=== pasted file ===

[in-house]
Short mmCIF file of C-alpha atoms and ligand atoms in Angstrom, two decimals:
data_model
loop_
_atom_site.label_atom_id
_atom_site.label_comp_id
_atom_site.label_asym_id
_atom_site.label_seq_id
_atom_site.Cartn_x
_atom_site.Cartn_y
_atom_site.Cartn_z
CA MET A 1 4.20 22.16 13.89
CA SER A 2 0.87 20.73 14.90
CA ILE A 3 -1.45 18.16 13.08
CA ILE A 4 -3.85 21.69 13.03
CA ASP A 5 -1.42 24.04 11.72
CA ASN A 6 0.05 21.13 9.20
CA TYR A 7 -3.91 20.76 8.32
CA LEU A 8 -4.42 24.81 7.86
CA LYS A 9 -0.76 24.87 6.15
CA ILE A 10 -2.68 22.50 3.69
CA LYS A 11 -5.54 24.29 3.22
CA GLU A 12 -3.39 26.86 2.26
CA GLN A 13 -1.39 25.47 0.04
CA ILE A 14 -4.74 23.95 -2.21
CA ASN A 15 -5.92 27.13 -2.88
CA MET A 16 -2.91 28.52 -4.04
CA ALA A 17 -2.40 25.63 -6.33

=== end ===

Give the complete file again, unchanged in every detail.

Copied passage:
[in-house]
Short mmCIF file of C-alpha atoms and ligand atoms in Angstrom, two decimals:
data_model
loop_
_atom_site.label_atom_id
_atom_site.label_comp_id
_atom_site.label_asym_id
_atom_site.label_seq_id
_atom_site.Cartn_x
_atom_site.Cartn_y
_atom_site.Cartn_z
CA MET A 1 4.20 22.16 13.89
CA SER A 2 0.87 20.73 14.90
CA ILE A 3 -1.45 18.16 13.08
CA ILE A 4 -3.85 21.69 13.03
CA ASP A 5 -1.42 24.04 11.72
CA ASN A 6 0.05 21.13 9.20
CA TYR A 7 -3.91 20.76 8.32
CA LEU A 8 -4.42 24.81 7.86
CA LYS A 9 -0.76 24.87 6.15
CA ILE A 10 -2.68 22.50 3.69
CA LYS A 11 -5.54 24.29 3.22
CA GLU A 12 -3.39 26.86 2.26
CA GLN A 13 -1.39 25.47 0.04
CA ILE A 14 -4.74 23.95 -2.21
CA ASN A 15 -5.92 27.13 -2.88
CA MET A 16 -2.91 28.52 -4.04
CA ALA A 17 -2.40 25.63 -6.33